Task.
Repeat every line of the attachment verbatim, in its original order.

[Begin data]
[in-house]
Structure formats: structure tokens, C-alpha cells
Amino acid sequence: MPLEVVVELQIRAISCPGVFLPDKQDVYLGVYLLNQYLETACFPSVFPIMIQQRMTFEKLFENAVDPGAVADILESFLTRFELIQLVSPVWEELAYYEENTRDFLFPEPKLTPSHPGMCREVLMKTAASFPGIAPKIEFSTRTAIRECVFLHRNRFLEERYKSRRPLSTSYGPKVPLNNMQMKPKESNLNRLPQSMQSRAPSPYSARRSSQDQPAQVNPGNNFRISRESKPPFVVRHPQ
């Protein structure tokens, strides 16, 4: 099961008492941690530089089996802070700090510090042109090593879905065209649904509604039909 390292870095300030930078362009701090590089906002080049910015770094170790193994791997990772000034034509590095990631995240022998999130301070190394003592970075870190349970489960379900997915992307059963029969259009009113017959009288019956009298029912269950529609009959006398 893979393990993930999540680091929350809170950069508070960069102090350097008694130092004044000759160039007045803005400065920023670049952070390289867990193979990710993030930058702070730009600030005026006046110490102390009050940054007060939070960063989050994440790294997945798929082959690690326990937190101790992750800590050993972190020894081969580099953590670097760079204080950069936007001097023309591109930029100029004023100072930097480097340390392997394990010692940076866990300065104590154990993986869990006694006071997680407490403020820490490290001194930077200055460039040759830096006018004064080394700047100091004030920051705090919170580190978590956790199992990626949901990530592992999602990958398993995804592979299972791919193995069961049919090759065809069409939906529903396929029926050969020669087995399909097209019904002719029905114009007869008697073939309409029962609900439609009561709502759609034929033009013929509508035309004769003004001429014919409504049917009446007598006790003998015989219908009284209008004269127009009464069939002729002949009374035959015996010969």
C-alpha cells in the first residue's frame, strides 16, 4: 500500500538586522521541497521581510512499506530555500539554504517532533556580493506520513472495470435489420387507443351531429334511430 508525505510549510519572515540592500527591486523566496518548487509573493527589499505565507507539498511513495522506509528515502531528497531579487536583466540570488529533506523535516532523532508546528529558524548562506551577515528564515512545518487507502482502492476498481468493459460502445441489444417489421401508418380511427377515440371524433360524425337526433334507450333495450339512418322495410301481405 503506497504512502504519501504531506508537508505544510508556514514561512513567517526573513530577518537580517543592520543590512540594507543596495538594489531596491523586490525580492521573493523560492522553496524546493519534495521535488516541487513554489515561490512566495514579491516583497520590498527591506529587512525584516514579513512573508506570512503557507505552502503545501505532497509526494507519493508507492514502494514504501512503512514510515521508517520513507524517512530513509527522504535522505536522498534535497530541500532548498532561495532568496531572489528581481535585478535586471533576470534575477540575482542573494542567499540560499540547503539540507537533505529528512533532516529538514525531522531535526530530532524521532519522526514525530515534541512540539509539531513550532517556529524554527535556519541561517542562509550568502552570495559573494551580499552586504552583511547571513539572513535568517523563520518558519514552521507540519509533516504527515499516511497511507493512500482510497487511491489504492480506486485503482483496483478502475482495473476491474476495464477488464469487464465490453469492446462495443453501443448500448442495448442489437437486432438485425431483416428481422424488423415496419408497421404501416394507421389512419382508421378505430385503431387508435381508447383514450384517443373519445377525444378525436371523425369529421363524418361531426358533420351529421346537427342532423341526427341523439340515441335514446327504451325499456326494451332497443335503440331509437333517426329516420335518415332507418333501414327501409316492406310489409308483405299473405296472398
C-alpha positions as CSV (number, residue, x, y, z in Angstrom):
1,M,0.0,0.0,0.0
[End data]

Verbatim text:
[in-house]
Structure formats: structure tokens, C-alpha cells
Amino acid sequence: MPLEVVVELQIRAISCPGVFLPDKQDVYLGVYLLNQYLETACFPSVFPIMIQQRMTFEKLFENAVDPGAVADILESFLTRFELIQLVSPVWEELAYYEENTRDFLFPEPKLTPSHPGMCREVLMKTAASFPGIAPKIEFSTRTAIRECVFLHRNRFLEERYKSRRPLSTSYGPKVPLNNMQMKPKESNLNRLPQSMQSRAPSPYSARRSSQDQPAQVNPGNNFRISRESKPPFVVRHPQ
């Protein structure tokens, strides 16, 4: 099961008492941690530089089996802070700090510090042109090593879905065209649904509604039909 390292870095300030930078362009701090590089906002080049910015770094170790193994791997990772000034034509590095990631995240022998999130301070190394003592970075870190349970489960379900997915992307059963029969259009009113017959009288019956009298029912269950529609009959006398 893979393990993930999540680091929350809170950069508070960069102090350097008694130092004044000759160039007045803005400065920023670049952070390289867990193979990710993030930058702070730009600030005026006046110490102390009050940054007060939070960063989050994440790294997945798929082959690690326990937190101790992750800590050993972190020894081969580099953590670097760079204080950069936007001097023309591109930029100029004023100072930097480097340390392997394990010692940076866990300065104590154990993986869990006694006071997680407490403020820490490290001194930077200055460039040759830096006018004064080394700047100091004030920051705090919170580190978590956790199992990626949901990530592992999602990958398993995804592979299972791919193995069961049919090759065809069409939906529903396929029926050969020669087995399909097209019904002719029905114009007869008697073939309409029962609900439609009561709502759609034929033009013929509508035309004769003004001429014919409504049917009446007598006790003998015989219908009284209008004269127009009464069939002729002949009374035959015996010969």
C-alpha cells in the first residue's frame, strides 16, 4: 500500500538586522521541497521581510512499506530555500539554504517532533556580493506520513472495470435489420387507443351531429334511430 508525505510549510519572515540592500527591486523566496518548487509573493527589499505565507507539498511513495522506509528515502531528497531579487536583466540570488529533506523535516532523532508546528529558524548562506551577515528564515512545518487507502482502492476498481468493459460502445441489444417489421401508418380511427377515440371524433360524425337526433334507450333495450339512418322495410301481405 503506497504512502504519501504531506508537508505544510508556514514561512513567517526573513530577518537580517543592520543590512540594507543596495538594489531596491523586490525580492521573493523560492522553496524546493519534495521535488516541487513554489515561490512566495514579491516583497520590498527591506529587512525584516514579513512573508506570512503557507505552502503545501505532497509526494507519493508507492514502494514504501512503512514510515521508517520513507524517512530513509527522504535522505536522498534535497530541500532548498532561495532568496531572489528581481535585478535586471533576470534575477540575482542573494542567499540560499540547503539540507537533505529528512533532516529538514525531522531535526530530532524521532519522526514525530515534541512540539509539531513550532517556529524554527535556519541561517542562509550568502552570495559573494551580499552586504552583511547571513539572513535568517523563520518558519514552521507540519509533516504527515499516511497511507493512500482510497487511491489504492480506486485503482483496483478502475482495473476491474476495464477488464469487464465490453469492446462495443453501443448500448442495448442489437437486432438485425431483416428481422424488423415496419408497421404501416394507421389512419382508421378505430385503431387508435381508447383514450384517443373519445377525444378525436371523425369529421363524418361531426358533420351529421346537427342532423341526427341523439340515441335514446327504451325499456326494451332497443335503440331509437333517426329516420335518415332507418333501414327501409316492406310489409308483405299473405296472398
C-alpha positions as CSV (number, residue, x, y, z in Angstrom):
1,M,0.0,0.0,0.0